Transport – Still recovering after 50 years

Nearly half a century on, as a country we still have some quarters regretting the drastic cuts made to the British railway system by Dr Beeching. It involved the recommended closure of over two thousand (over half of) stations and 30 per cent of routes. Of course, there were solutions to help remedy the situation, including replacement bus services. In practice, these replacement bus services lasted less than two years leaving large parts of the country with little or no public transport service.

Cuts, it would seem, are always possible to justify in some way. Because only time will tell if something works, then all manner of changes are possible. Decades on from the changes, we are faced with many transport issues still to address, and fresh challenges such as over reliance upon private transport, rising fuel costs, carbon footprint and paucity of public infrastructure in some areas.

In the 1960s, it seems that the possible ageing of the population just was not anticipated. Today, we have an increasing proportion of people who will need transportation that our infrastructure cannot accommodate outside of major cities. Unfortunately, despite advances in technologies, the methods of transport are just the same as they were fifty years ago, just in different proportions. Public transport is a misnomer, as the fragmented system is privately owned and attempting to cater for a public which has little trust in it.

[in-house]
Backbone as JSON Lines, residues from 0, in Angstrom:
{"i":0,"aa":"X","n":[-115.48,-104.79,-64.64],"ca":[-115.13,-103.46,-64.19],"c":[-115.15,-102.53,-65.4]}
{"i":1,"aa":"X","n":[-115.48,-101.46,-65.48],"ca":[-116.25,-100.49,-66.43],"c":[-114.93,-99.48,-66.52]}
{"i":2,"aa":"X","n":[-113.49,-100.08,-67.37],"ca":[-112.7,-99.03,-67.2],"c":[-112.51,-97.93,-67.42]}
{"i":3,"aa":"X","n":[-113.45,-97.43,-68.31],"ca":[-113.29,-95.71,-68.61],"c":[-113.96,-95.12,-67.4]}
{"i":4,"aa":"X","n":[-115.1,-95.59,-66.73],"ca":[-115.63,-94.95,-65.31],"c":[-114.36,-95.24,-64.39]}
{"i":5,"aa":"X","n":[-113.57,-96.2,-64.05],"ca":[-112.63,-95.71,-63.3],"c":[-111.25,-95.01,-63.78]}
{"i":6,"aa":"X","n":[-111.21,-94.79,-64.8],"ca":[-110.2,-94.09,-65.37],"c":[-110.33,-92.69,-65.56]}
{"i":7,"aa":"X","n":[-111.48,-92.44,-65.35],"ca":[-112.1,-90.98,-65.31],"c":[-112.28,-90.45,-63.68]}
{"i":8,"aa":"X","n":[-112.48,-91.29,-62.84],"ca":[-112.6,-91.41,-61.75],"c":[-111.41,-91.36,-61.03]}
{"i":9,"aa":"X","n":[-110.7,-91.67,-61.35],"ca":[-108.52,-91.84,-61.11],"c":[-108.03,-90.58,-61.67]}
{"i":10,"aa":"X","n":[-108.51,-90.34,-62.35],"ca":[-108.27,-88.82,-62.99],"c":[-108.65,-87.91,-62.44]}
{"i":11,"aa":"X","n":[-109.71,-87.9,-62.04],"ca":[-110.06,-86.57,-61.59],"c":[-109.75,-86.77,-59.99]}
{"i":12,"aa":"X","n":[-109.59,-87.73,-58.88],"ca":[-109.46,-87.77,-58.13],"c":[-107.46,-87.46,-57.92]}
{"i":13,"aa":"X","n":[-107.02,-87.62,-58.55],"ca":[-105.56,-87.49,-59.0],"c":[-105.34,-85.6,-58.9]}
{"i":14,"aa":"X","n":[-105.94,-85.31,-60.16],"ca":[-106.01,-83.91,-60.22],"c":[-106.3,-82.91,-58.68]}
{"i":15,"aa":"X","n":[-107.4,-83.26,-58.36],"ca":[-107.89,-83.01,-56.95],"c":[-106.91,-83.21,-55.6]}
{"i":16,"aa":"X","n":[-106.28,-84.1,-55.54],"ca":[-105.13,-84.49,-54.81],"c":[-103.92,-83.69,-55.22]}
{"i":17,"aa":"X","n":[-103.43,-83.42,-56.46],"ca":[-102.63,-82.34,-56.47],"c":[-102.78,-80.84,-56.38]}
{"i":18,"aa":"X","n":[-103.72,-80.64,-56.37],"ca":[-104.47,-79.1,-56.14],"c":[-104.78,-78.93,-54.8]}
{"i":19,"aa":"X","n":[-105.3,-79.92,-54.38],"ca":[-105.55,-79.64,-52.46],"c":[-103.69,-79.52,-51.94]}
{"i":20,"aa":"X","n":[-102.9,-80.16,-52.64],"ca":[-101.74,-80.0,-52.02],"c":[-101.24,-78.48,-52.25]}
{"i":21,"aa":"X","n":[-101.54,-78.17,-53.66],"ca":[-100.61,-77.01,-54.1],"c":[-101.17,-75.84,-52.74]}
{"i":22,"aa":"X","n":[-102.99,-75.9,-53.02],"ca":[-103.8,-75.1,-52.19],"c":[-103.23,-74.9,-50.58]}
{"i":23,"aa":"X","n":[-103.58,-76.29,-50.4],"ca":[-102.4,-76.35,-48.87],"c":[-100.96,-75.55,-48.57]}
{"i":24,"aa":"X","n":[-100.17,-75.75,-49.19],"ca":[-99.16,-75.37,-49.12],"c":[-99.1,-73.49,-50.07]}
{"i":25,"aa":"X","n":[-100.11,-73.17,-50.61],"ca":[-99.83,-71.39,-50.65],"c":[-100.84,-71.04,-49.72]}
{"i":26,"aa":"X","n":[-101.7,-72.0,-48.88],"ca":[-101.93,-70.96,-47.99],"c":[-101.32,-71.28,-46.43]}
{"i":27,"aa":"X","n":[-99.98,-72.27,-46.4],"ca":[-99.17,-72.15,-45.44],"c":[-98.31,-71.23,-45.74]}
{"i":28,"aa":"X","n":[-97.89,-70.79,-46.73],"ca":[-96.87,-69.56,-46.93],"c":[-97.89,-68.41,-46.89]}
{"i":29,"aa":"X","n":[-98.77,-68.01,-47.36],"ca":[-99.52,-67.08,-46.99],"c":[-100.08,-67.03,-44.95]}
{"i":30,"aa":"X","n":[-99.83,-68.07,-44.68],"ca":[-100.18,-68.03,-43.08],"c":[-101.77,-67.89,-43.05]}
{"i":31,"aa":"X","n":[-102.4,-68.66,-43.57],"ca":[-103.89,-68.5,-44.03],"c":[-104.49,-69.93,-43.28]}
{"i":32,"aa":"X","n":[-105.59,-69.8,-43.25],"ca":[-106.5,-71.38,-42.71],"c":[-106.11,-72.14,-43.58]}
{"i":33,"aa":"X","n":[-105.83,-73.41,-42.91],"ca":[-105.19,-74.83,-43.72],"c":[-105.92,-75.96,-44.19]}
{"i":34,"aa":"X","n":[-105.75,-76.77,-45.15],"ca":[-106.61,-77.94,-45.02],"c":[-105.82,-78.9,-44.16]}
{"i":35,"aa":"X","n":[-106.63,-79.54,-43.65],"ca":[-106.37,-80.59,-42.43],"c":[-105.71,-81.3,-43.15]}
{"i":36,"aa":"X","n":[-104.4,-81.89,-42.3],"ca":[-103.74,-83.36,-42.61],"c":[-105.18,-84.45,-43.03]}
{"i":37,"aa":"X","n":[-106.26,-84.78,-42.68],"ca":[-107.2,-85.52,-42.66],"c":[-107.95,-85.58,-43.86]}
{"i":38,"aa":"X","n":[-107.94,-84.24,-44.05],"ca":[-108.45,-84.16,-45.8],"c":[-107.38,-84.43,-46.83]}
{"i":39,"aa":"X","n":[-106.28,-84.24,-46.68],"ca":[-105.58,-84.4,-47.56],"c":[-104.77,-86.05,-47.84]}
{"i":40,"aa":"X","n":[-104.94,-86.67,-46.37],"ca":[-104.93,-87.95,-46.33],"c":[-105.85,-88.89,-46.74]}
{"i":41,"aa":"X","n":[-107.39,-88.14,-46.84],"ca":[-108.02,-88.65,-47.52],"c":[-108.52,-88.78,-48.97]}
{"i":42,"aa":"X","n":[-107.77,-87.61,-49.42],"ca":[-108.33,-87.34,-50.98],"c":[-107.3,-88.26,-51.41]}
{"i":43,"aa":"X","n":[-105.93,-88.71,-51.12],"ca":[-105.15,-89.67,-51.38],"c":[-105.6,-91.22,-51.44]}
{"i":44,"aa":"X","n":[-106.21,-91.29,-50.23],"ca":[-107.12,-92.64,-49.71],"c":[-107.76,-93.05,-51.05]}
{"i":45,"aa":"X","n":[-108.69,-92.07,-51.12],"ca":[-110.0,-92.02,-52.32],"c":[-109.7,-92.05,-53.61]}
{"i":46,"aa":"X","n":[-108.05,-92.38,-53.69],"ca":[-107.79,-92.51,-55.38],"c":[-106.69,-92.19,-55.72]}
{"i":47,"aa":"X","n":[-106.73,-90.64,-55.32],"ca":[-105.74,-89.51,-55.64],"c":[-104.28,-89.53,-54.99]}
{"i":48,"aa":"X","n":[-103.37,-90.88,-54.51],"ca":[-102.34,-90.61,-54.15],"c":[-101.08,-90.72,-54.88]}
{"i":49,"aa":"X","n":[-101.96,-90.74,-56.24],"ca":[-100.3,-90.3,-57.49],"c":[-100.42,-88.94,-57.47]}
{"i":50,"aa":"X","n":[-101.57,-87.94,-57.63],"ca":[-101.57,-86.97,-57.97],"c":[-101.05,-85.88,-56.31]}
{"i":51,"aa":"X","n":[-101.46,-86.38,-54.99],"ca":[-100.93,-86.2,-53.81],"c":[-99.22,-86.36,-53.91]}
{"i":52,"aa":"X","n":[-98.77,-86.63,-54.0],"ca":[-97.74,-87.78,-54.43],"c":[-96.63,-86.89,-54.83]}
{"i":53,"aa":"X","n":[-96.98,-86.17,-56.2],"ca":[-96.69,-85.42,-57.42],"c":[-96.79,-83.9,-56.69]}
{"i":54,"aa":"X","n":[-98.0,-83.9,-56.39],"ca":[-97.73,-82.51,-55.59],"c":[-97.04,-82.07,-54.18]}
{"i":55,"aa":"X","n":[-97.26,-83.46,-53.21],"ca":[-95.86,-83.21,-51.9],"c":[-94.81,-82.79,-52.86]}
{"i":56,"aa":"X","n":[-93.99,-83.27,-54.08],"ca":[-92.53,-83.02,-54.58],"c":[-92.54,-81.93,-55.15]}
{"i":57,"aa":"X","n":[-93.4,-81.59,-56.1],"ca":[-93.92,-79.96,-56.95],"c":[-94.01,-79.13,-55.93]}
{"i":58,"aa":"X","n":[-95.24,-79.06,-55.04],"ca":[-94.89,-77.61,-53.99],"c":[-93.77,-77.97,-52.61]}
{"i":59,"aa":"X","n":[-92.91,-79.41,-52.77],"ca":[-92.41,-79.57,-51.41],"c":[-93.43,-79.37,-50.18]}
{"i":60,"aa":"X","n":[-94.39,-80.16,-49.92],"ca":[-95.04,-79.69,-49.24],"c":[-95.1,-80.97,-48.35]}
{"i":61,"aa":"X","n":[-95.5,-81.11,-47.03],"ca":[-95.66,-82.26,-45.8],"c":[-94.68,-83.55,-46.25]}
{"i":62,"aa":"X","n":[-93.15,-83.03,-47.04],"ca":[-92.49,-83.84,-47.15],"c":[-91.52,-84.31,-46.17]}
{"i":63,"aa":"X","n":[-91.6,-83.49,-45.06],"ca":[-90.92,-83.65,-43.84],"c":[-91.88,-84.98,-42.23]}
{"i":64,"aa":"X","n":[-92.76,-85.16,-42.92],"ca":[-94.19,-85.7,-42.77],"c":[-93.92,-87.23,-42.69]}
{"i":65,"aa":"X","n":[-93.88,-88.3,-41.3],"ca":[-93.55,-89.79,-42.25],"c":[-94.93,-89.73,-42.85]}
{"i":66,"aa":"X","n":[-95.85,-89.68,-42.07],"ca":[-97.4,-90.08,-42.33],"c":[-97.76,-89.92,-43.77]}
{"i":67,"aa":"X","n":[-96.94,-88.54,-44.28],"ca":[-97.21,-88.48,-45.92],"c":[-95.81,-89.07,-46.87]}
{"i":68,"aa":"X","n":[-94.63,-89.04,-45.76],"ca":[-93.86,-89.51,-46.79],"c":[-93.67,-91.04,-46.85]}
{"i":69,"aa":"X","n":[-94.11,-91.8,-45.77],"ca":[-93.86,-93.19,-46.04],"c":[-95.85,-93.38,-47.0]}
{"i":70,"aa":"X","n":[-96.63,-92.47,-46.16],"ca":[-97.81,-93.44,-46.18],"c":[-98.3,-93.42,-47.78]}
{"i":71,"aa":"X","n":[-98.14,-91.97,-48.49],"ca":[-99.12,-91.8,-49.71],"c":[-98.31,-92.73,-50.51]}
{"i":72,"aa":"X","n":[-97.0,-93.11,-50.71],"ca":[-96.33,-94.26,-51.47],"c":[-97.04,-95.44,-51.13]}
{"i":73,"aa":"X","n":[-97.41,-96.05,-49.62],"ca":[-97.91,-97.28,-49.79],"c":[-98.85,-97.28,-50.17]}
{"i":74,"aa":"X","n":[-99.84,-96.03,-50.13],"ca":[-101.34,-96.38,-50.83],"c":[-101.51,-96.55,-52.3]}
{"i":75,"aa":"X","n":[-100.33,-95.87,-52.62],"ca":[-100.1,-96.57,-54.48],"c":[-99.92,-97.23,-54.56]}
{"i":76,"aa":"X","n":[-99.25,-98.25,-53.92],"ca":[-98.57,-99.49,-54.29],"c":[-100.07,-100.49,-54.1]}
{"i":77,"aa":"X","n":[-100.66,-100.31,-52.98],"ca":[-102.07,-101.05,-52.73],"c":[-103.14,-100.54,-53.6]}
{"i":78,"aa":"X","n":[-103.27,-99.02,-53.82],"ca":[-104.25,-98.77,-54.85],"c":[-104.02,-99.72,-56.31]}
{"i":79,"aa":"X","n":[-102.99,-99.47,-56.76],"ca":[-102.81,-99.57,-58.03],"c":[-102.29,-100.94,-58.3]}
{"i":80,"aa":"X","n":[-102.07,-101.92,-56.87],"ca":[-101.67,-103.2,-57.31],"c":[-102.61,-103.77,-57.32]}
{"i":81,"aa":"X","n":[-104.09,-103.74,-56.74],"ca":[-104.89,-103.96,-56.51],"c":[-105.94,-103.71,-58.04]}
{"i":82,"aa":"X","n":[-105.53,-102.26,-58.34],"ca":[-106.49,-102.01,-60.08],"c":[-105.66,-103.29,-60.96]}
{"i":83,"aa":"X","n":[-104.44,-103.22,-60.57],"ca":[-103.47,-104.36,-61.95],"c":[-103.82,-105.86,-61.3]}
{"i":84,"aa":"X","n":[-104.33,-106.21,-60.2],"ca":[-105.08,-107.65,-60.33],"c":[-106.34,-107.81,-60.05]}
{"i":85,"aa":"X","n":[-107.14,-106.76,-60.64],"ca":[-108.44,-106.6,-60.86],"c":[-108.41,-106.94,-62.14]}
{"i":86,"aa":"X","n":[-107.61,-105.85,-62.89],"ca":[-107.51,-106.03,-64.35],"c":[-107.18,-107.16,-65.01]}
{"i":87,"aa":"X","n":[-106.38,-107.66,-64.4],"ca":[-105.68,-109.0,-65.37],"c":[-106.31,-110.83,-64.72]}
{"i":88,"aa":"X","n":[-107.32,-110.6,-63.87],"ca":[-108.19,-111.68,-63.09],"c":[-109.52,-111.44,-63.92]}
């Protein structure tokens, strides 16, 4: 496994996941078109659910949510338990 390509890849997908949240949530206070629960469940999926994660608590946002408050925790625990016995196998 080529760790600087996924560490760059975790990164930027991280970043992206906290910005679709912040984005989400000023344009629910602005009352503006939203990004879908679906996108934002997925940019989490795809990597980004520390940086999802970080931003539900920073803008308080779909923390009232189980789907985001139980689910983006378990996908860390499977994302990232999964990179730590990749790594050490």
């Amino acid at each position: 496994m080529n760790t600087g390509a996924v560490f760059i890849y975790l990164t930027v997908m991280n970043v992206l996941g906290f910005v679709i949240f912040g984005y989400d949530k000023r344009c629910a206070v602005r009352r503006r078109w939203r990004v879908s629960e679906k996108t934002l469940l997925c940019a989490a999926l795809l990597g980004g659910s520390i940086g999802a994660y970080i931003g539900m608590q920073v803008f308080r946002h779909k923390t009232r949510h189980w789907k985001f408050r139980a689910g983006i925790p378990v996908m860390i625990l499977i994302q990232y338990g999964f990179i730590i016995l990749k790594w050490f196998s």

Reliability issues, along with a perceived rising cost are not attracting the public in sufficient quantity to make what we call public transport properly viable again. Ironically, people would rather pay far more for their own private facilities to travel and don’t add up the actual total of money they pay out to make journeys so a fair comparison can be made. Time is another factor, with some people not prepared to spend an hour and a half making a journey on public transport when they can do it privately in half that.

Had the railways not undergone such drastic cuts, we would have the benefit of fixed track in more localities, but less cycle paths, admittedly. However, we would perhaps not have such a problem today with having to persuade people to give up their private transport for at least some excursions. Contrary to public belief, train travel is far safer statistically than road travel as well. Rail travel, however, outside of the commuter zones, is a novelty, with the car being the normal form of transport and it should be the other way round.

Like it or otherwise, this is going to have to happen, this reversal. Not because of climate threats, but because of the simple fact that the road infrastructure cannot sustain the increase in traffic. Successive governments need to be more longterm in their vision for transport. In 1972, Transport 2000 was established to enable a coherent, longterm vision to be drawn up. With the millennium having past, it is now known as the Campaign for Better Transport (CBT), but still tries to fight the common sense corner it always has: standing for better public transport, lower train fares and less traffic.

We should not leave it until we have given up driving, either because of age or cost, before we wake up and take an active interest in the state of the transport system in our country. All services offered to us in future will depend upon good communication links and, unless things are to be literally on our own doorsteps, we will have to battle against whatever infrastructure is in place at that time. Instead of cutting, we need to build our transport system to make it good enough for the public to have faith in it an to use it fully. Somehow in the UK we find it hard to accomplish.